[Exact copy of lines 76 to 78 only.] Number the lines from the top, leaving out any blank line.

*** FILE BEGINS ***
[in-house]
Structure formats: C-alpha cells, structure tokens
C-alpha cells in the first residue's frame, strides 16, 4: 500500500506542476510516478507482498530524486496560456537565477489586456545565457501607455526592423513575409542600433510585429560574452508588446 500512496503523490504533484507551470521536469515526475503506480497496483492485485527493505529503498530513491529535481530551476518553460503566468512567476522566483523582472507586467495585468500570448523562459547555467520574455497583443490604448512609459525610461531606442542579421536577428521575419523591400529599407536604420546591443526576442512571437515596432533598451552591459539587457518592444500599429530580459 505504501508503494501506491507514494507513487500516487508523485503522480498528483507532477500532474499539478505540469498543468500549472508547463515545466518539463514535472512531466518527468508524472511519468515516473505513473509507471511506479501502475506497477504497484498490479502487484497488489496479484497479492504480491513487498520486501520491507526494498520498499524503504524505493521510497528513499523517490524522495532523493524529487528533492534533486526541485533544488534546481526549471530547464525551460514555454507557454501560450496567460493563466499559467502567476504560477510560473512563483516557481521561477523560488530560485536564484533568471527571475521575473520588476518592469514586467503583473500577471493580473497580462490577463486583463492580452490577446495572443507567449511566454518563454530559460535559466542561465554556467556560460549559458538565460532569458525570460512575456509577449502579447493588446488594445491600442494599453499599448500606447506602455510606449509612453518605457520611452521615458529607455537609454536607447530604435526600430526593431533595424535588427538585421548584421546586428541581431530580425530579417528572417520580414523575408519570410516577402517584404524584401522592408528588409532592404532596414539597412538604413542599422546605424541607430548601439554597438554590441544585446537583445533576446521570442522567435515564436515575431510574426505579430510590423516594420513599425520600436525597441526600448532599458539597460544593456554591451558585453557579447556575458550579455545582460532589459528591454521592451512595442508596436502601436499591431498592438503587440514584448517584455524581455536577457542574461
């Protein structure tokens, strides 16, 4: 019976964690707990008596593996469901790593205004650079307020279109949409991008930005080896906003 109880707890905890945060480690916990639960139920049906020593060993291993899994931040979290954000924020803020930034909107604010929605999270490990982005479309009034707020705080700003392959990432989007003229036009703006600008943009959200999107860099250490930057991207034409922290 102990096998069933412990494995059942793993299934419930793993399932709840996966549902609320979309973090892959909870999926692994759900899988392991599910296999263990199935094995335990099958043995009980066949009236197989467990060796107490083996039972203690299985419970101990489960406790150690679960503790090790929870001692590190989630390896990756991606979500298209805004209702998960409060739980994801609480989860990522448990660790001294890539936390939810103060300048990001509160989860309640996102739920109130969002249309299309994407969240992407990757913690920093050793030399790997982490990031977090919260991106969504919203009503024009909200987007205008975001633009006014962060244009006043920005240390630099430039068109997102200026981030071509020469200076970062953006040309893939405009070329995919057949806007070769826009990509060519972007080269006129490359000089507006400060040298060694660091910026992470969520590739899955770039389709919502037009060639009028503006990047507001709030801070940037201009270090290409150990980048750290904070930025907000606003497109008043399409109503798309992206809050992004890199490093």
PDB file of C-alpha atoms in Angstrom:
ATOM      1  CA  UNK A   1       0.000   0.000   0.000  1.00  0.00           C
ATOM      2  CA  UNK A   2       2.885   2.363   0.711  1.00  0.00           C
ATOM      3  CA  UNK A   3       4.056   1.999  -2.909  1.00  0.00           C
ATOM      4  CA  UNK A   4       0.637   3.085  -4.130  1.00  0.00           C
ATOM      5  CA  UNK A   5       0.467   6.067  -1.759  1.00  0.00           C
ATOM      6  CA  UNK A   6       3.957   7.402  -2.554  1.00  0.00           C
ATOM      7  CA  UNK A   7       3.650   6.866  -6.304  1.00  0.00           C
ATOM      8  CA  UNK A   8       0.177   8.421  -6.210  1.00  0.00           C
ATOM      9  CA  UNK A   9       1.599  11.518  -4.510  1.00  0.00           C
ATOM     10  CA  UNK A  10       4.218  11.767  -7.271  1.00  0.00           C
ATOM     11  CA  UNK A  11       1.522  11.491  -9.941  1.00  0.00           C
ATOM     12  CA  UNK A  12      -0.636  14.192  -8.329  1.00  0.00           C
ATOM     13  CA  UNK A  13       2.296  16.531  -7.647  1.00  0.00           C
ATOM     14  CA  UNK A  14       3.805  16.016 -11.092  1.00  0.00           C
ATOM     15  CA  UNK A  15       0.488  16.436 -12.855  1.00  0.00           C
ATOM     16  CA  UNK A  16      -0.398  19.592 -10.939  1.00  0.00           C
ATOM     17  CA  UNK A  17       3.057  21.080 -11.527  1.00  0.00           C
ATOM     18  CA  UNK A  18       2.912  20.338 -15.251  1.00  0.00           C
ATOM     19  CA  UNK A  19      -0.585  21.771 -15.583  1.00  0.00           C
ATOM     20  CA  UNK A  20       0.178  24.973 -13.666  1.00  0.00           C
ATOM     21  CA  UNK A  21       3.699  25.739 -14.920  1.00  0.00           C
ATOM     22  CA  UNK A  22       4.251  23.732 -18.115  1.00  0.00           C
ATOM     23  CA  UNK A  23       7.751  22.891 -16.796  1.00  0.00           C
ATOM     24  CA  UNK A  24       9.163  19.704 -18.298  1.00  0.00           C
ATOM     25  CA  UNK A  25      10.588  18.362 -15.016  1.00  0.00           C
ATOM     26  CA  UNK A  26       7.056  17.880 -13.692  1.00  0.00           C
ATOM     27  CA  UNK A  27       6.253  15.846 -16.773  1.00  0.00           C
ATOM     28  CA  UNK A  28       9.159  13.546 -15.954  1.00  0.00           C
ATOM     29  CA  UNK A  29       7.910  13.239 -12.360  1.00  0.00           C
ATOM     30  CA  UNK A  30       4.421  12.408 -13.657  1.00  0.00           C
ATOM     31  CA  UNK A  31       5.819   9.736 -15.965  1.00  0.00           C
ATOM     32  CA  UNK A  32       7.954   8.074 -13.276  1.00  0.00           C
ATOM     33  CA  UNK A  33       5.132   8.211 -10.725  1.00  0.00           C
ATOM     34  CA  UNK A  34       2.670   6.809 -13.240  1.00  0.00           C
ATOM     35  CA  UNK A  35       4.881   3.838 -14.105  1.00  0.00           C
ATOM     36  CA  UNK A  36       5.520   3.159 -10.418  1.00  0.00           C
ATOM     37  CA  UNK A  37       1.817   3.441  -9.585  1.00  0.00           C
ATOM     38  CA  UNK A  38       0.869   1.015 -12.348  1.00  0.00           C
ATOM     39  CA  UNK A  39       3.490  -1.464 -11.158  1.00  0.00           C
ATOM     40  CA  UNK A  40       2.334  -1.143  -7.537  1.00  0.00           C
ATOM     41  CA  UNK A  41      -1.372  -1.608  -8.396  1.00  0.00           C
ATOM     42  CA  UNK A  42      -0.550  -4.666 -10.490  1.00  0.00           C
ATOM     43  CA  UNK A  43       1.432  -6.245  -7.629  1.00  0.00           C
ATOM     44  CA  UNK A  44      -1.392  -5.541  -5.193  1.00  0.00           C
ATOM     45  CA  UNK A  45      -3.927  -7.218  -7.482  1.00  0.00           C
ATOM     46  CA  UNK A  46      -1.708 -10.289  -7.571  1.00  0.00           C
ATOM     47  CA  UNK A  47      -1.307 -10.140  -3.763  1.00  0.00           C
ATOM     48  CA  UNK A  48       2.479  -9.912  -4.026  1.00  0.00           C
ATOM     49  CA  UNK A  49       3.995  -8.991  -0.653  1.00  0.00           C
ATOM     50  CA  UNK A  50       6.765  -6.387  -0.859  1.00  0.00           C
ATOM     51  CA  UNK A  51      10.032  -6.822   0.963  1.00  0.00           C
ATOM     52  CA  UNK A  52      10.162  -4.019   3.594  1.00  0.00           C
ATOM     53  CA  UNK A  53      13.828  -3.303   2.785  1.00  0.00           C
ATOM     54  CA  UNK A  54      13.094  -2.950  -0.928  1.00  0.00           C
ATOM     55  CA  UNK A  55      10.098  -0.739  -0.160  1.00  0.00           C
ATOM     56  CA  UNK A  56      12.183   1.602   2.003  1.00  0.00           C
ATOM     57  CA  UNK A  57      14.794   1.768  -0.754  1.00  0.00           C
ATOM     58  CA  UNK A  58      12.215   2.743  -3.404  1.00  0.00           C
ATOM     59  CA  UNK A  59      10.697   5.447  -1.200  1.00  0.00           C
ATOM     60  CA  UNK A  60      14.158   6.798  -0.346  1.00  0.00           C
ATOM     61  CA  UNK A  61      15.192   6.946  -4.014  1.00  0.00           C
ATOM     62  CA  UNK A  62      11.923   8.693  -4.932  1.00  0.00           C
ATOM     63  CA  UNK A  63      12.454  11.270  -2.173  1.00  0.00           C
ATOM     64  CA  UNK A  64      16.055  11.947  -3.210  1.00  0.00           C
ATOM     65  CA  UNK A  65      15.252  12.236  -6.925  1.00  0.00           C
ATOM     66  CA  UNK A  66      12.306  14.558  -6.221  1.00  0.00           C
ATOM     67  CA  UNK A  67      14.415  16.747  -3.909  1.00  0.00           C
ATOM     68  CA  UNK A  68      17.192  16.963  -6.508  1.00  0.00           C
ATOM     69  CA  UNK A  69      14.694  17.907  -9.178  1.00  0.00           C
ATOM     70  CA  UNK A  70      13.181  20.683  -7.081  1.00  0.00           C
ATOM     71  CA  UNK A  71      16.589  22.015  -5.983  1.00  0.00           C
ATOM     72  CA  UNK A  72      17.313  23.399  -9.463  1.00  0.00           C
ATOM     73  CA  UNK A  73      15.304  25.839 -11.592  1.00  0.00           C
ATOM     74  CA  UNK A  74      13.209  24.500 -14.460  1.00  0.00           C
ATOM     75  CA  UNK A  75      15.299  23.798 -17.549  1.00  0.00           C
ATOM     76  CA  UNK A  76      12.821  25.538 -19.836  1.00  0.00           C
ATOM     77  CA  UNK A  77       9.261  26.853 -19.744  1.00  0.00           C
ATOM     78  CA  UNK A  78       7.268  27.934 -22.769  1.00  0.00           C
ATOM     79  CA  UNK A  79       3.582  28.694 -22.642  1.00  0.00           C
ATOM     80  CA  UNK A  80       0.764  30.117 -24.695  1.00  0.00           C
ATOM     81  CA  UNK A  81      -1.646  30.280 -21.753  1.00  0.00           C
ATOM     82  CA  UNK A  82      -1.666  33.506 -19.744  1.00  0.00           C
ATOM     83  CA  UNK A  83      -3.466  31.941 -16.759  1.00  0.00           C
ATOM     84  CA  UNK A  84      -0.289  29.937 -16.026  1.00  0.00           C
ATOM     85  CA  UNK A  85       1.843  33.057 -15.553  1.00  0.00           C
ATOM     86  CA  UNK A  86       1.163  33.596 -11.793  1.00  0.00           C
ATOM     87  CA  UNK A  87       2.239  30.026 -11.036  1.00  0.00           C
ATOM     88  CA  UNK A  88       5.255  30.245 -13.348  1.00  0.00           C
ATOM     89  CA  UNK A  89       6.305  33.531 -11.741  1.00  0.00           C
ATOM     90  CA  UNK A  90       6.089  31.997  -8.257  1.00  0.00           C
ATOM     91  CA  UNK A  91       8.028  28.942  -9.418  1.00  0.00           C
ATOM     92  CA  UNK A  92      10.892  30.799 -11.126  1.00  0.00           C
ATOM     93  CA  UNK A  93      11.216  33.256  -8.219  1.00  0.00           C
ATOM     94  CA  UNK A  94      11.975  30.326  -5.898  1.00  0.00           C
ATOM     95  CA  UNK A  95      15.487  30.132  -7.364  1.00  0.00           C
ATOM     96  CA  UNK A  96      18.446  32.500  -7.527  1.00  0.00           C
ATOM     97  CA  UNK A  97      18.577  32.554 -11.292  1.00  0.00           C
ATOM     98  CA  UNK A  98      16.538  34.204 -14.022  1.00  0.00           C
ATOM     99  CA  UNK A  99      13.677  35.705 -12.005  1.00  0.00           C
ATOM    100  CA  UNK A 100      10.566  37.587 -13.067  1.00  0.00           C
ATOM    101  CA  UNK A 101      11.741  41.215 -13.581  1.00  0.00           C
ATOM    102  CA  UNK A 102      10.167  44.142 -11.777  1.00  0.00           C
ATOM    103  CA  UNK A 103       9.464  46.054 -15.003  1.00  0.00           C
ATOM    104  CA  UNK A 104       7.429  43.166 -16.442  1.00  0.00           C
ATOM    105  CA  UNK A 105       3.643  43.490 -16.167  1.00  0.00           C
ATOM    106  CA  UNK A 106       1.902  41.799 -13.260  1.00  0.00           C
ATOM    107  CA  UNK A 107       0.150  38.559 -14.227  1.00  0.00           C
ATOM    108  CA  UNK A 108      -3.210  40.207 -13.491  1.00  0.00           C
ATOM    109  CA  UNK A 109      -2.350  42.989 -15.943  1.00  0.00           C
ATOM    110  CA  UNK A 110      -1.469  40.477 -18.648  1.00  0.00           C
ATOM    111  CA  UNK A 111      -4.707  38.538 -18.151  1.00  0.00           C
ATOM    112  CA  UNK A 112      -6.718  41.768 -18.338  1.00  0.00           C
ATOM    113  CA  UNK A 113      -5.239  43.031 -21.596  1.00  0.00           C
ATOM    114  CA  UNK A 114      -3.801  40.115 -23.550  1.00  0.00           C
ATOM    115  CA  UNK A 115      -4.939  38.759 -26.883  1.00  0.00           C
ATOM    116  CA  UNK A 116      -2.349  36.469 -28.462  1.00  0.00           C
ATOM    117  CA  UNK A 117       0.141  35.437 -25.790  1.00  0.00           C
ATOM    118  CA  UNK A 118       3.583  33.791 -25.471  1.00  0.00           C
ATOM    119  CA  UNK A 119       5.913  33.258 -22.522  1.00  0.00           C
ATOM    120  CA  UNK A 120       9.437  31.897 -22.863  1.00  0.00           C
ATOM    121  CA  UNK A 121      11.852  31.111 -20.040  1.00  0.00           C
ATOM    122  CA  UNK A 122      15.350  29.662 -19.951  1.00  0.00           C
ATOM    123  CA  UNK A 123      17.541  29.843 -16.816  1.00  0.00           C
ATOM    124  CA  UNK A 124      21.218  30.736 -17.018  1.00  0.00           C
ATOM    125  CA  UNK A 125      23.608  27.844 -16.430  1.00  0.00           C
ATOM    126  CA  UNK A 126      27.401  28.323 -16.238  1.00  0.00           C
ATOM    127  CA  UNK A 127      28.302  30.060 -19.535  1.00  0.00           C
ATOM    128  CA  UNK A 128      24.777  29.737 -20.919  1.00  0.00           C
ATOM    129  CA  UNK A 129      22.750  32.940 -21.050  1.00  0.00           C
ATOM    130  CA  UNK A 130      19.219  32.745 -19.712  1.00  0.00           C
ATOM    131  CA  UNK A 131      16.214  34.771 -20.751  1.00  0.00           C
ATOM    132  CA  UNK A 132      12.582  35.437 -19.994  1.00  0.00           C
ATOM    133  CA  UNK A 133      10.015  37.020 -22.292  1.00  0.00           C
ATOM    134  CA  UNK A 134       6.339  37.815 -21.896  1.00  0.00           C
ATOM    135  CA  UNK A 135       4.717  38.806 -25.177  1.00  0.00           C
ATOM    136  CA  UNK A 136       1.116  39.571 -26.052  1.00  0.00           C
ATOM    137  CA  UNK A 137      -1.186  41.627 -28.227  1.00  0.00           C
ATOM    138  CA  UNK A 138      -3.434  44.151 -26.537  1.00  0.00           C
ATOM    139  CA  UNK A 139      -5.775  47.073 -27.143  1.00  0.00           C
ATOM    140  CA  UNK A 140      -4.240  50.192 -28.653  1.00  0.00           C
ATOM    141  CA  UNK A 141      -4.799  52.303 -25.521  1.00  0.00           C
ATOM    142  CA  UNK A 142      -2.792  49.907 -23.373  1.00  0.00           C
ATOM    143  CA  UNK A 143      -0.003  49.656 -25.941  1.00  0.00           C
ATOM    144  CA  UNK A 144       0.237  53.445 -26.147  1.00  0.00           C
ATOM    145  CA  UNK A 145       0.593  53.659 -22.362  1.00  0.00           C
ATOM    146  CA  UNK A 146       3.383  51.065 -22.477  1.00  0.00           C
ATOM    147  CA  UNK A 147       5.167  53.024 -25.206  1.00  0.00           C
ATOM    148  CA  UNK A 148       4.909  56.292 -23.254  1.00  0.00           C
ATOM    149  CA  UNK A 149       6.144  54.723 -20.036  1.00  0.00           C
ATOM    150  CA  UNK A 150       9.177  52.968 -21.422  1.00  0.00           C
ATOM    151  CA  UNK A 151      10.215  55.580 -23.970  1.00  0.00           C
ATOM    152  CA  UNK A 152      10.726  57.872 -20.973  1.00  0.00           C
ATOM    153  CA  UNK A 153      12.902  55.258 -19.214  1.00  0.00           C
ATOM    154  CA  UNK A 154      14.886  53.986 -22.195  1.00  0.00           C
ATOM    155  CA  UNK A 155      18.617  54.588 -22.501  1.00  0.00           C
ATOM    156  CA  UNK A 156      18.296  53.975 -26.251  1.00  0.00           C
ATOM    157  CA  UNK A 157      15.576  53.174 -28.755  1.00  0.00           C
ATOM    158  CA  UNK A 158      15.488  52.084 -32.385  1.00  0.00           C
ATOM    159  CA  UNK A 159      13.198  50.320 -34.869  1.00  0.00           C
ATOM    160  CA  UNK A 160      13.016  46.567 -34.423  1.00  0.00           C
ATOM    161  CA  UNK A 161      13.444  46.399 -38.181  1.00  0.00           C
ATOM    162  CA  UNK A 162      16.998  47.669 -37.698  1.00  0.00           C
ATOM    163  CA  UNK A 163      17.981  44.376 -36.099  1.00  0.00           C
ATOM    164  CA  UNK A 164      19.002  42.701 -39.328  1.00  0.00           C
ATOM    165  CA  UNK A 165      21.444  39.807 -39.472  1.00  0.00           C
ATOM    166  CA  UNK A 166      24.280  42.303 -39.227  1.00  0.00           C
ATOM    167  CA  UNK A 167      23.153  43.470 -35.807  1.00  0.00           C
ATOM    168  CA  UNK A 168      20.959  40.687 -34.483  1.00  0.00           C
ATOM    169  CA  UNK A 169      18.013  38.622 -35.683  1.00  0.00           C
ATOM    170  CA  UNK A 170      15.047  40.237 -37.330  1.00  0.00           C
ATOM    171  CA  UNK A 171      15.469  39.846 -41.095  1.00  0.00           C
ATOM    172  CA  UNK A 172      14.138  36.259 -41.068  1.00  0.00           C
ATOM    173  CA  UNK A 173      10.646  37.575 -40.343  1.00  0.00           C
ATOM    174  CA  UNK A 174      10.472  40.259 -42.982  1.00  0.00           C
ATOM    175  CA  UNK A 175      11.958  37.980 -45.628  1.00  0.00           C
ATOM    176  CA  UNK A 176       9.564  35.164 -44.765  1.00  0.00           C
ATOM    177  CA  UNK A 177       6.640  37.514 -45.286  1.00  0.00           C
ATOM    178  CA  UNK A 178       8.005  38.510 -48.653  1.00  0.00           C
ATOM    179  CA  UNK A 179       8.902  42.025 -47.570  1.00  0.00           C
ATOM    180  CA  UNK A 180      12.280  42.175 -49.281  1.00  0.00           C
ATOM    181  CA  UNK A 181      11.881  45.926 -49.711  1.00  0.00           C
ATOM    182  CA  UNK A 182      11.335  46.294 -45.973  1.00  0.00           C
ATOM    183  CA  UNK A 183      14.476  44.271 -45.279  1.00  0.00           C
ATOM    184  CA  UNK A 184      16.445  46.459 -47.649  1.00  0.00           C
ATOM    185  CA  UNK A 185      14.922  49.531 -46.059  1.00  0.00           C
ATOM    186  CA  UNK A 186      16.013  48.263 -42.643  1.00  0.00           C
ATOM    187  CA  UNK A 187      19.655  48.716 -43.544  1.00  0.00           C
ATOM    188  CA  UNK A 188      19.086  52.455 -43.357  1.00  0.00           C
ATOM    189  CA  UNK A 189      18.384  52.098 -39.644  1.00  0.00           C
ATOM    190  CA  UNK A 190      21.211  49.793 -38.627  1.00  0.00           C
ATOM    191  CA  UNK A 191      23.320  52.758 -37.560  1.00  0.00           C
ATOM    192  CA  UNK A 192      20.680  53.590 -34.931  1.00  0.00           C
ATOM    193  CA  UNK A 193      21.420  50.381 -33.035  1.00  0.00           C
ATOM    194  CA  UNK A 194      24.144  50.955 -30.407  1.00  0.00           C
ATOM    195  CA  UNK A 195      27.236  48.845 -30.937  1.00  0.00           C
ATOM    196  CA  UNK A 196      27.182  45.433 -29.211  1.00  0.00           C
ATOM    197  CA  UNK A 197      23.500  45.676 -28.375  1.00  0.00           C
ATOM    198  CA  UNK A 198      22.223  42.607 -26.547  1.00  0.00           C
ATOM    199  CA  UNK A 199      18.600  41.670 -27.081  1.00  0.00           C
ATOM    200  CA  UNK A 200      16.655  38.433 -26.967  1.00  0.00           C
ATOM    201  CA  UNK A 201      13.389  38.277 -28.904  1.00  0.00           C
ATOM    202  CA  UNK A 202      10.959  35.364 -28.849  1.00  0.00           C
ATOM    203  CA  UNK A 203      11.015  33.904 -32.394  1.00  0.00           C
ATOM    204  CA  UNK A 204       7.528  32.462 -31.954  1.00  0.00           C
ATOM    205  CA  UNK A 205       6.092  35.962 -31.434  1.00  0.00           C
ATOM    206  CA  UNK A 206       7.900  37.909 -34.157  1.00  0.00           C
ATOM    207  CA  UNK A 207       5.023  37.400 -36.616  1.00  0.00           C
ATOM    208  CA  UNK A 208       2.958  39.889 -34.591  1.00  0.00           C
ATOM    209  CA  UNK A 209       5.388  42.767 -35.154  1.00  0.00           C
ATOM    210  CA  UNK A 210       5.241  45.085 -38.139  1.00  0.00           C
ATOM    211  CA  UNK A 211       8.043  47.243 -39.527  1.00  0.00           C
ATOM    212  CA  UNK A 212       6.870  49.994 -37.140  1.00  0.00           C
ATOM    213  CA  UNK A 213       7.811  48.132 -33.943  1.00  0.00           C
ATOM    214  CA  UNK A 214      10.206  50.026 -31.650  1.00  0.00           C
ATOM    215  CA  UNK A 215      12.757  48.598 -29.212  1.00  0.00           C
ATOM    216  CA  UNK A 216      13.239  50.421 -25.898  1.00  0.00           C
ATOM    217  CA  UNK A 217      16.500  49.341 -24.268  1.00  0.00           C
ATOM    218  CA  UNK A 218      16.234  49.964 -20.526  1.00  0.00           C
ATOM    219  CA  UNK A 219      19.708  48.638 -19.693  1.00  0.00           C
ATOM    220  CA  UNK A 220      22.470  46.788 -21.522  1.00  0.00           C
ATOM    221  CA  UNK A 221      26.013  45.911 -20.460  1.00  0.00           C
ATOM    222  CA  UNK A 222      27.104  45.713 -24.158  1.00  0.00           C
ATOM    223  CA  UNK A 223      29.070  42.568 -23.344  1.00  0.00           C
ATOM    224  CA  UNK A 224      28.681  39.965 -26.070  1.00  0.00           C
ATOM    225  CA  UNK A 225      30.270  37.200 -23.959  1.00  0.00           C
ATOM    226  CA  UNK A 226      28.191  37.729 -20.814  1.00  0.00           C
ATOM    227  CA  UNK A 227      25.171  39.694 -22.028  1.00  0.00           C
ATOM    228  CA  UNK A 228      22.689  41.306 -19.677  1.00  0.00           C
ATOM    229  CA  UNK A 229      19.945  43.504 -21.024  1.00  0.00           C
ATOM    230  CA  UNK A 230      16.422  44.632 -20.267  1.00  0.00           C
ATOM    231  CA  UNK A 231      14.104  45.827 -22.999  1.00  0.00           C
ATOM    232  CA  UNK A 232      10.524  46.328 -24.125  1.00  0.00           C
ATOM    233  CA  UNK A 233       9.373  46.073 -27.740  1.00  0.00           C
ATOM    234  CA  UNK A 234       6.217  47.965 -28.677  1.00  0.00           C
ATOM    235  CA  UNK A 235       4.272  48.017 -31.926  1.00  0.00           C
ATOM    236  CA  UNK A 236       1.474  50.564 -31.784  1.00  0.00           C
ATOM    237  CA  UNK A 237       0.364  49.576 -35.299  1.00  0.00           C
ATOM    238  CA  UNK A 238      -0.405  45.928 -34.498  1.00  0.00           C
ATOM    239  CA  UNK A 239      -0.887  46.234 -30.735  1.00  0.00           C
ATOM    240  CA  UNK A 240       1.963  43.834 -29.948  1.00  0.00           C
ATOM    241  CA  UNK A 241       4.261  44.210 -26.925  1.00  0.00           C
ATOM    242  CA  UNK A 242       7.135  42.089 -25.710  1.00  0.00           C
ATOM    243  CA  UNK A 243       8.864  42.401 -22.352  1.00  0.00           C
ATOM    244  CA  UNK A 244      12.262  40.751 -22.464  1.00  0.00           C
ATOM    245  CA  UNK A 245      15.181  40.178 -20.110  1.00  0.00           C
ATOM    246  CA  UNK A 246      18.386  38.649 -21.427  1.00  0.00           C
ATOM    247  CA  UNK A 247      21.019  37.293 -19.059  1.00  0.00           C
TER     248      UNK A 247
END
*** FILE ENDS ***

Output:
ATOM     71  CA  UNK A  71      16.589  22.015  -5.983  1.00  0.00           C
ATOM     72  CA  UNK A  72      17.313  23.399  -9.463  1.00  0.00           C
ATOM     73  CA  UNK A  73      15.304  25.839 -11.592  1.00  0.00           C